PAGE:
Recently a few of my work colleagues, all on separate occasions, said some really nice things to me. The general perception was that I’m a bit of a super woman. I’ve always been honest with my coworkers about my Neuromyelitis Optica condition so one of them asked me how I managed a more than full time job while living with a disease. I’m very flattered that I’m perceived so well but also really shocked because truth be told, most days I feel like I don’t manage both disease and work together.
If you haven’t read my bio, I’ll tell you a bit about what I do…
I’m a headhunter (who focuses on marketing) so basically, I find people jobs. First, I reach out to prospective companies (I have to do some research to find the right people in charge) and convince them to use my services. I go out and meet them to learn more about their company (that’s pretty cool) and negotiate my fees (pretty uncool). I usually work on retainer, which means they pay a bit of my fee upfront. Then the harder work starts – I take their job description and what I know about the company and I have to find the right candidate. I go through hundreds of resumes for one job and the best 8-10 people I interview then I send the best 3-5 people to my client who also interviews them and hopefully makes one of them a job offer. That’s the gist of what I do but of course, there are lots of other steps I won’t bore you with.
Where my job and disease clash is how hard I sometimes have to work. I don’t mind hard work but sometimes even the simplest task like staying awake is hard when you have NMO. Unfortunately, my day never ends at 5pm. Most of my candidates can’t really talk about their career goals while they are at work. And my clients don’t always get back to me during business hours. Also, to be a decent headhunter, one really needs to be well networked so I try to attend as many events to meet new prospective clients and new candidates. In my world, every person is both. This week was one of those weeks where I just had to log extra hours. It was Advertising Week here in Toronto so there were great speaker series and even a great industry party I had to attend. By Friday morning I was exhausted so I cried a little on my drive into the office because I was past frustrated. Luckily, I found the strength to pull myself together and finish the week.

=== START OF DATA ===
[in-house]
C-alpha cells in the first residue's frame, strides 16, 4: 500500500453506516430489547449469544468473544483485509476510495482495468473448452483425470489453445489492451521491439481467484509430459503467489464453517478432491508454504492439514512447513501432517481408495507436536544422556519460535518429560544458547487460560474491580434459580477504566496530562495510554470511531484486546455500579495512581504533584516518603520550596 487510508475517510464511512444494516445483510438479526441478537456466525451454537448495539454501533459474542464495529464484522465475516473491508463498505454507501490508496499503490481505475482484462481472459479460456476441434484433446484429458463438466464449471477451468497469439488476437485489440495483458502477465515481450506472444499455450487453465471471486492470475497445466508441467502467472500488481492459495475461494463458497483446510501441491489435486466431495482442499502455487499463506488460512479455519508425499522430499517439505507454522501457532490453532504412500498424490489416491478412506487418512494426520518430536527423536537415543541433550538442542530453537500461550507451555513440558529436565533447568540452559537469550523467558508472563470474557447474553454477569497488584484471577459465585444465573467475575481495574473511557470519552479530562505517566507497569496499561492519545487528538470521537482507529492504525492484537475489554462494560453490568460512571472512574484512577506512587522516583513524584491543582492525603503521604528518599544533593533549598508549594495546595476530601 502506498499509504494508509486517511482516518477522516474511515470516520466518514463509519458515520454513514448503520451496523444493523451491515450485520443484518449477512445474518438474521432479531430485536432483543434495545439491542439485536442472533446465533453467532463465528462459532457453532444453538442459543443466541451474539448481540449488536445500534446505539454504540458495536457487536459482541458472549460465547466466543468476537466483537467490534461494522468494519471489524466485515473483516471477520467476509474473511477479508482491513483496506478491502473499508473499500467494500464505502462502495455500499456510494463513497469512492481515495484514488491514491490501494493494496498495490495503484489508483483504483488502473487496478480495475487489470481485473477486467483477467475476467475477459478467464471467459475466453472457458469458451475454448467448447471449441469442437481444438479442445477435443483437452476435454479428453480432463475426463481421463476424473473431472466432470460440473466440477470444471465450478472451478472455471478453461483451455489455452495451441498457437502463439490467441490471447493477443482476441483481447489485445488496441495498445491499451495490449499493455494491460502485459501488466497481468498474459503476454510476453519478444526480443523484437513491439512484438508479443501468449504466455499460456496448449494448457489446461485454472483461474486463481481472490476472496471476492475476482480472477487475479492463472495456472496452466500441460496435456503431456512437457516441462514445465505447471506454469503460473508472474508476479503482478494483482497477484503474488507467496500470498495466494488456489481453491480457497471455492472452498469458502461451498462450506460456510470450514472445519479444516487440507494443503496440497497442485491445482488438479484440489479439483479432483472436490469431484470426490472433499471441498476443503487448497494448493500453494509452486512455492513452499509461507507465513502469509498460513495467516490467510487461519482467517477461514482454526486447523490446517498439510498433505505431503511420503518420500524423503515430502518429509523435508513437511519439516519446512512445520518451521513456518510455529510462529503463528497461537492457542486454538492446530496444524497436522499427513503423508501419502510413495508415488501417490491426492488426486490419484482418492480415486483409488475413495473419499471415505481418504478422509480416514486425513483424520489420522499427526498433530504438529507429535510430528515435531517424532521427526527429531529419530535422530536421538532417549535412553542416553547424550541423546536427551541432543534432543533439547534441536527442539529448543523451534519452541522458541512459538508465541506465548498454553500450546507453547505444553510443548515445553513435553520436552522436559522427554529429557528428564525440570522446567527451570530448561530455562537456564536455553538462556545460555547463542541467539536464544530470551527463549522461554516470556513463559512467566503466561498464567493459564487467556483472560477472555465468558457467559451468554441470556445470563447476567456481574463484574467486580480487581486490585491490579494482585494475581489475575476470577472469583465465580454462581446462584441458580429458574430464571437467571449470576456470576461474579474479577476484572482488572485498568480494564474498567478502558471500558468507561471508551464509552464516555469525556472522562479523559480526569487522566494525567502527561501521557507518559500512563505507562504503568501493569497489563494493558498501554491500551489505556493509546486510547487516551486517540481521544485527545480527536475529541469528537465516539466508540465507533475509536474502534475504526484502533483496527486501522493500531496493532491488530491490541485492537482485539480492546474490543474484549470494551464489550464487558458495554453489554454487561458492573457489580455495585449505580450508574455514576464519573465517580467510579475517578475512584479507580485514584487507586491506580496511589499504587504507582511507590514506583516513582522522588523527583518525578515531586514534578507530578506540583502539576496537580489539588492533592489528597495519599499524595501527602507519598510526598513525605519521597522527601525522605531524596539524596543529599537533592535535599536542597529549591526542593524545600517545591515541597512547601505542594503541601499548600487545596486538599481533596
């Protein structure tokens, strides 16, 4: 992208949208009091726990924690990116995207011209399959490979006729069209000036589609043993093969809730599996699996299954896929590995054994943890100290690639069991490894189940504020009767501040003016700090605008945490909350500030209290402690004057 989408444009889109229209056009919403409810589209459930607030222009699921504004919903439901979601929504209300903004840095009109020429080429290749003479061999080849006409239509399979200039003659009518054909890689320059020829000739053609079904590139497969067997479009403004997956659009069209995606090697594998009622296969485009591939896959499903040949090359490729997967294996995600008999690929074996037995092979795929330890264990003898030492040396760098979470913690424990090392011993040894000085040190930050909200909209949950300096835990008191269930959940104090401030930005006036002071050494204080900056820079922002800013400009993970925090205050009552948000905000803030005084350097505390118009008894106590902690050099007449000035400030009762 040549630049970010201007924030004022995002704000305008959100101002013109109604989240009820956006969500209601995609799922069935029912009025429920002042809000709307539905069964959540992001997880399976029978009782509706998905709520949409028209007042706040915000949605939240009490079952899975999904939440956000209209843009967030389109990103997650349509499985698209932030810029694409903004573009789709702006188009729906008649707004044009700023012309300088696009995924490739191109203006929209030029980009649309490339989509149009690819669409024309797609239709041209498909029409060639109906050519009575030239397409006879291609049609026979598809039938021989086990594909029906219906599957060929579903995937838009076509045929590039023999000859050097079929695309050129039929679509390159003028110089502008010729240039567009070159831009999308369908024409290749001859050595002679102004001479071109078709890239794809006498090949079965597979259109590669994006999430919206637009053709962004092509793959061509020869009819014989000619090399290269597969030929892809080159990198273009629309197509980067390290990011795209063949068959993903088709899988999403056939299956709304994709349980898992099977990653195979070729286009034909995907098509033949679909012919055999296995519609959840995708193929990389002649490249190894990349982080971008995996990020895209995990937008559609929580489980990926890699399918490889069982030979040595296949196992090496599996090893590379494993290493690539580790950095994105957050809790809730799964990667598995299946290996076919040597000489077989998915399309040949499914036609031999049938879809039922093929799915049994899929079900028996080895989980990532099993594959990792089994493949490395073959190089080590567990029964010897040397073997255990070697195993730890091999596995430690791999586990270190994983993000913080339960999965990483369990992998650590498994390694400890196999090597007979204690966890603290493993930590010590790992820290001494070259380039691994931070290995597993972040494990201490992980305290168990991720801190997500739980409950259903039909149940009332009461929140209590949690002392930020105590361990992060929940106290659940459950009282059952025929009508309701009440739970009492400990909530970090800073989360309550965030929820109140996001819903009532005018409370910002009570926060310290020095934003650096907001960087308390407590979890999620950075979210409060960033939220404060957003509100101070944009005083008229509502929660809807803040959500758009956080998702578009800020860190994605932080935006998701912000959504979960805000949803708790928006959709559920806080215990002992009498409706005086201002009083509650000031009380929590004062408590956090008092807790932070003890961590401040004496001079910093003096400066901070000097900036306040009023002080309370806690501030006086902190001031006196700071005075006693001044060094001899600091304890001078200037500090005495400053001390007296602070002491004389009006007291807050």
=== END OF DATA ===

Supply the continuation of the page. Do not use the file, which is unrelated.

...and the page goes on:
My friend says that the universe has a way of taking care of you if you remember to also give back. That same Friday I had felt so exhausted and frustrated, I was driving to a doctor appointment in the afternoon when another driver from a parked position took off without looking and T-boned me. After the initial shock I waited for the pain that suddenly showed up in my back, neck and right hip. After 8 hours in the ER for tests I was sent home and have spent the weekend house and bed bound with whiplash.
So universe, despite how uncomfortable I am, thank you for forcing me to take a break. It was a rather inconvenient way to remind me but I got your message.
And to my coworker I say, those things you said about me were really sweet but I feel bad that I’ve become a good pretender or even a good liar. I’m definitely no super woman because, well, I’m pretty sure she never gets whiplash.
Thursday night at a work networking event with my friend, Aris.
Friday night at the hospital.